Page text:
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I need to create a graph in Pylab in which I will plot colored points along the Y axis. The y axis goes from 0 to 100. I also have a list of 100 elements, and the elements are either +1 or -1. This list has to correspond with the Y axis of the graph.

For instance, if the fifth element in the list is +1, I need to plot a green dot on y=5 on the Y axis. if the fifth element in the list is -1, the point has to be red.

I have to do this for all elements in the list.

I have graphed simple graphs in Pylab, but I am totally lost in this case. Any help will be appreciated. Thanks!!

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1 Answer 1

import matplotlib.pyplot as plt
import numpy as np

data = np.array([1,1,-1,-1,1])
cmap = np.array([(1,0,0), (0,1,0)])
uniqdata, idx = np.unique(data, return_inverse=True)

N = len(data)
fig, ax = plt.subplots()
plt.scatter(np.zeros(N), np.arange(1, N+1), s=100, c=cmap[idx])
plt.grid()
plt.show()

yields

enter image description here


Explanation:

If you print out np.unique(data, return_inverse=True), you'll see it returns a tuple of arrays:

In [71]: np.unique(data, return_inverse=True)
Out[71]: (array([-1,  1]), array([1, 1, 0, 0, 1]))

The first array says the unique values in data is -1 and 1. The second array assigns the value 0 wherever data is -1 and the value 1 wherever data is 1. Essentially, np.unique allows us to transform [1,1,-1,-1,1] to [1, 1, 0, 0, 1]. Now cmap[idx] is an array of RGB values:

In [74]: cmap[idx]
Out[74]: 
array([[0, 1, 0],
       [0, 1, 0],
       [1, 0, 0],
       [1, 0, 0],
       [0, 1, 0]])

This is an application of so-called "fancy indexing" on NumPy arrays. cmap[0] is the first row of cmap. cmap[1] is the second row of cmap. cmap[idx] is an array such that the ith element in cmap[idx] is cmap[idx[i]]. So, you end up with cmap[idx] being a 2D-array where the ith row is cmap[idx[i]]. Thus cmap[idx] can be thought of as a sequence of RGB color values.


If you have more than one set of dots and you wish to plot them in columns, the simplest way I can think of is to call ax.scatter once for each list of data:

import matplotlib.pyplot as plt
import numpy as np

def plot_data(ax, data, xval):
    N = len(data)
    uniqdata, idx = np.unique(data, return_inverse=True)
    ax.scatter(np.ones(N)*xval, np.arange(1, N+1), s=100, c=cmap[idx])

cmap = np.array([(1,0,0), (0,1,0)])
fig, ax = plt.subplots()

data = np.array([1,1,-1,-1,1])
data2 = np.array([1,-1,1,1,-1])

plot_data(ax, data, 0)
plot_data(ax, data2, 1)

plt.grid()
plt.show()

enter image description here

The nice thing about this is that it is relatively easy to understand. The bad thing about this is that it calls ax.scatter more than once. If you have lots of data sets it is more efficient to collate your data and call ax.scatter once. This is faster for Matplotlib, but its a little more complicated to code:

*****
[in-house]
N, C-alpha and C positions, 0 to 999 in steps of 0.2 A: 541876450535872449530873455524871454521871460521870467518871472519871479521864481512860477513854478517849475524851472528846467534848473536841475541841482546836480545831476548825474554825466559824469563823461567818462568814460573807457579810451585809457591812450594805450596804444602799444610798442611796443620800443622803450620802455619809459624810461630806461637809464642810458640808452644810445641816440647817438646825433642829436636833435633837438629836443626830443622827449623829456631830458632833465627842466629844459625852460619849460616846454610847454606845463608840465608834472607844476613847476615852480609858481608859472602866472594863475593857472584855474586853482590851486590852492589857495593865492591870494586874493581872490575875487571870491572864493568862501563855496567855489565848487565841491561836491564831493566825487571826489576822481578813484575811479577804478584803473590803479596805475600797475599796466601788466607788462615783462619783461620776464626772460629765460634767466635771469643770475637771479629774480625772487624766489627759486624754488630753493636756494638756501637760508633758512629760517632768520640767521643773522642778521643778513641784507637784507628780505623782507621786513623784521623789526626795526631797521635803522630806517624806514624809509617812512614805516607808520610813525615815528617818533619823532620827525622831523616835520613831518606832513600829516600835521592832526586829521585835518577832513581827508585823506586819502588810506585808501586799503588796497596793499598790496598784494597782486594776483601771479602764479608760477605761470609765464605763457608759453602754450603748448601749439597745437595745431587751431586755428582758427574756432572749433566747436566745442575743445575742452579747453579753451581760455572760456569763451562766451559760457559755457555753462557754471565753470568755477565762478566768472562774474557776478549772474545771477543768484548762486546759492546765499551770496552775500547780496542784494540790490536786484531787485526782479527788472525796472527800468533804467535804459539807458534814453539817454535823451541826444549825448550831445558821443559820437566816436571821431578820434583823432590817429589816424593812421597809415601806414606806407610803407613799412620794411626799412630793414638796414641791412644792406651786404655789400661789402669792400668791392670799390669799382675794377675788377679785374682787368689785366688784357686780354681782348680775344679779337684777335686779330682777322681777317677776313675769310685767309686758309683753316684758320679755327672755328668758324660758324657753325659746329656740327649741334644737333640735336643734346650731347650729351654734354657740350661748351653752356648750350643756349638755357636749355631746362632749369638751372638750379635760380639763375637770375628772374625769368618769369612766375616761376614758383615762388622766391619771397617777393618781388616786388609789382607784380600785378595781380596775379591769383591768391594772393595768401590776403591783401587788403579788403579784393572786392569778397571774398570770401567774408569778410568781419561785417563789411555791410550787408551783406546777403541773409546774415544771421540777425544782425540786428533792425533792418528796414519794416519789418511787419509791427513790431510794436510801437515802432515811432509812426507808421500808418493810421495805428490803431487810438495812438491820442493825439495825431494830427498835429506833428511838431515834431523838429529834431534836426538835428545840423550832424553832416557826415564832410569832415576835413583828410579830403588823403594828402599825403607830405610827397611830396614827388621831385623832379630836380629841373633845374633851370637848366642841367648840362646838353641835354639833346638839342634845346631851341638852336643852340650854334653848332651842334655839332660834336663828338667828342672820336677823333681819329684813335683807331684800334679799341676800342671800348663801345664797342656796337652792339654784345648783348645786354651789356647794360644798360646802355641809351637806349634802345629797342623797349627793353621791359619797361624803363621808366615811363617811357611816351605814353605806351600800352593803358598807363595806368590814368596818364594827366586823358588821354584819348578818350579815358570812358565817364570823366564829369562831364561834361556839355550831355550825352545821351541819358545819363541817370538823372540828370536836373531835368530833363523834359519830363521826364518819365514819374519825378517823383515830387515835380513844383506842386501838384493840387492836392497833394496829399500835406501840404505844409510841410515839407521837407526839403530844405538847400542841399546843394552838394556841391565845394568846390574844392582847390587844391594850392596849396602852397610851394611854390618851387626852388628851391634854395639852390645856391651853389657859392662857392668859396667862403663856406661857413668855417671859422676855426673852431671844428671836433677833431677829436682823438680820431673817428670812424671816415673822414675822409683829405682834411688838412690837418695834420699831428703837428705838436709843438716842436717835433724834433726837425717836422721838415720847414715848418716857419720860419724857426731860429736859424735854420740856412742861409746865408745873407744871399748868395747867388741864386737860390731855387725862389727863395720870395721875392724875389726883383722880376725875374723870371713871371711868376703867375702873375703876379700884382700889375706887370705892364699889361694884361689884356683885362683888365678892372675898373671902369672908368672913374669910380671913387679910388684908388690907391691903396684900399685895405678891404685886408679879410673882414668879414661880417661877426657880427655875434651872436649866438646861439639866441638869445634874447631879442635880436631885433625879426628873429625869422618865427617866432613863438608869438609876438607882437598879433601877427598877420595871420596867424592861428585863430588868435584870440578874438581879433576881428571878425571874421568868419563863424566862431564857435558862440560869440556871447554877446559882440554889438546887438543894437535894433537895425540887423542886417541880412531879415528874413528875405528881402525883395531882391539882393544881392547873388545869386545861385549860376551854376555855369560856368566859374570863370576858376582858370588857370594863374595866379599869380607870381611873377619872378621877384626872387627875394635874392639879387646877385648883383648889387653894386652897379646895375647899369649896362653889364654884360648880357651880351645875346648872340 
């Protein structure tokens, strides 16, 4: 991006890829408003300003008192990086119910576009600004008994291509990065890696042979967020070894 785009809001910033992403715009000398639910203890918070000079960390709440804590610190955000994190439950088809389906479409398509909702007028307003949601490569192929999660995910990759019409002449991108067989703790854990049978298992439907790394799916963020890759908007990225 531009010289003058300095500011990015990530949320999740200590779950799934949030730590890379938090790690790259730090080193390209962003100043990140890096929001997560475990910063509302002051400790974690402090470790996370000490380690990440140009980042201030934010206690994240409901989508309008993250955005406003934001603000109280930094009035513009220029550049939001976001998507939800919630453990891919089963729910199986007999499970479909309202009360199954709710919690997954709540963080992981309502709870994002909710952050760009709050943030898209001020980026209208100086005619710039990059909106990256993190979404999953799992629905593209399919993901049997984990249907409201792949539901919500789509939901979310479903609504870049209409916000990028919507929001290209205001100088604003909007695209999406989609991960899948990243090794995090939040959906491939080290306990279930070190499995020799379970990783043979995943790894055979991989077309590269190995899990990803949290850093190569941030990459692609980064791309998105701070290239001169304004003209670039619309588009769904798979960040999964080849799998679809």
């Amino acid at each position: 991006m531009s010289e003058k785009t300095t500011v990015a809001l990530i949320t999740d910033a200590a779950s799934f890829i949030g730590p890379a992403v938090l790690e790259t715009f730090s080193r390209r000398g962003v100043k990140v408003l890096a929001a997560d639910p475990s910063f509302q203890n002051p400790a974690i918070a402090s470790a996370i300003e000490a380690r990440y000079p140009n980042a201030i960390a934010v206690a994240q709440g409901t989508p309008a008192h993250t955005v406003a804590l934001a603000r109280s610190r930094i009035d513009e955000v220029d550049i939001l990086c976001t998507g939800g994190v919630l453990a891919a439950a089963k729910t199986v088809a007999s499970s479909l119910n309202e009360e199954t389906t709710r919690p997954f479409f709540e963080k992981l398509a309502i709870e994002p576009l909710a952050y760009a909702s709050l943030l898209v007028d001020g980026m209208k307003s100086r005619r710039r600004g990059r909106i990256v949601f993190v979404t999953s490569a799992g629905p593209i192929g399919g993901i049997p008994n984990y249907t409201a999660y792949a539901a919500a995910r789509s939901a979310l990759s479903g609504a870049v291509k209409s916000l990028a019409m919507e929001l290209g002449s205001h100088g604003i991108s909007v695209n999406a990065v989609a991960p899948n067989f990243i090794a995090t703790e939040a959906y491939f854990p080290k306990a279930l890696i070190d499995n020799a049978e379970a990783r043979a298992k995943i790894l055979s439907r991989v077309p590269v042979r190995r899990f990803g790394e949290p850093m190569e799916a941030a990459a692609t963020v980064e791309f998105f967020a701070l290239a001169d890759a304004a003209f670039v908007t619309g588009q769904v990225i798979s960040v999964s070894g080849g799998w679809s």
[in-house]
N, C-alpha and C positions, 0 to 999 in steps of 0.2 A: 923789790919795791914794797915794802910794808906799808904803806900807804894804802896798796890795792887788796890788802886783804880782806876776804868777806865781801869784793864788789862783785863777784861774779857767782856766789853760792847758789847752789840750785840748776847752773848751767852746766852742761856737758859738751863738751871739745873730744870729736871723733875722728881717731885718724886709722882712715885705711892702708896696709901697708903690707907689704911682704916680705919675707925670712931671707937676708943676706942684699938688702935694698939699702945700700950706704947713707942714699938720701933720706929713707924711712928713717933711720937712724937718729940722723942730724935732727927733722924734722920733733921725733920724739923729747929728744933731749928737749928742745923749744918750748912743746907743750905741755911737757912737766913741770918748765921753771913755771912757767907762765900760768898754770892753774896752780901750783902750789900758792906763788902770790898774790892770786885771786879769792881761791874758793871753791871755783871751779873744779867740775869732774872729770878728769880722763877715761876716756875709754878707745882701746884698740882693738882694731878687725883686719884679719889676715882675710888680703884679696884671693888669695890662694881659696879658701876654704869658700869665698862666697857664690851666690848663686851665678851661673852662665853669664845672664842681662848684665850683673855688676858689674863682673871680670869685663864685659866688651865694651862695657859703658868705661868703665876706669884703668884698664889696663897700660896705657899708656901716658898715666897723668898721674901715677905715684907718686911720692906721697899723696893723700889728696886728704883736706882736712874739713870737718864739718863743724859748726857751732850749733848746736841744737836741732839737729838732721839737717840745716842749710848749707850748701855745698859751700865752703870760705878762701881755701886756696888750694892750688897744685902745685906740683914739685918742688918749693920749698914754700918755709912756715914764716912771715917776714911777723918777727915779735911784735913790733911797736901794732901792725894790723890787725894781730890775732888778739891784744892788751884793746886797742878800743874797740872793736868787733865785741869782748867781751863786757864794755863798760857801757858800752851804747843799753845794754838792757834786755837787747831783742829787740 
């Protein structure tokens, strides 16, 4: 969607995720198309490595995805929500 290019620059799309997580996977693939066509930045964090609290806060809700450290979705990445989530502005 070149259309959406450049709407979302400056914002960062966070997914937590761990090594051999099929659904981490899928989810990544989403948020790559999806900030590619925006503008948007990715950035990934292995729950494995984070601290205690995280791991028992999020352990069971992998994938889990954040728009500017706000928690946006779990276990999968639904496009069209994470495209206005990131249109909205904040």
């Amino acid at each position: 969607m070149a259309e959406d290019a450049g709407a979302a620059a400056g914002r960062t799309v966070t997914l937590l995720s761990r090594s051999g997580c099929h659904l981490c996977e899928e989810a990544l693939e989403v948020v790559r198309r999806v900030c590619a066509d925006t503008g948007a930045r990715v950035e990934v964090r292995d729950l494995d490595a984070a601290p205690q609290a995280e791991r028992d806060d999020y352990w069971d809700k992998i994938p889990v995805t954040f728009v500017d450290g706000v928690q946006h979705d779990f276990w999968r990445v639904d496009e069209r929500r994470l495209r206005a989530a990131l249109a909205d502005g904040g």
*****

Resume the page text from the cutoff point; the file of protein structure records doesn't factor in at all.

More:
import matplotlib.pyplot as plt
import numpy as np
import itertools as IT

def plot_dots(ax, datasets):
    N = sum(len(data) for data in datasets)
    x = np.fromiter(
        (i for i, data in enumerate(datasets) for j in np.arange(len(data))),
        dtype='float', count=N)
    y = np.fromiter(
        (j for data in datasets for j in np.arange(1, len(data)+1)),
        dtype='float', count=N)
    c = np.fromiter(
        (val for data in datasets
         for rgb in cmap[np.unique(data, return_inverse=True)[-1]]
         for val in rgb),
        dtype='float', count=3*N).reshape(-1,3)
    ax.scatter(x, y, s=100, c=c)

cmap = np.array([(1,0,0), (0,1,0)])
fig, ax = plt.subplots()

N = 100
datasets = [np.random.randint(2, size=5) for i in range(N)]

plot_dots(ax, datasets)

plt.grid()
plt.show()

enter image description here


References:

share|improve this answer
    
Thanks so much!! I was trying to do something like this in Pylab, but I kept getting something else –  user2509830 Jun 23 '13 at 17:56
    
One more quick question for my own reference. So cmap is for the color, right? Also, what is numpy.unique() telling python to do? –  user2509830 Jun 23 '13 at 19:29
    
Finally, if i wanted to graph another list the same way so that those dots are a bit farther away from the first set of dots, how do I do that? It keeps graphing the first set of dots two times –  user2509830 Jun 23 '13 at 19:52
    
I've added an explanation of how cmap works. –  unutbu Jun 23 '13 at 20:18
    
Thanks a lot. I understand it now. I am now trying to graph another set of dots that correspond to another list on the same graph (spaced away from the first set of dots). The first set of dots is graphed two times. How can I fix this? –  user2509830 Jun 23 '13 at 20:22

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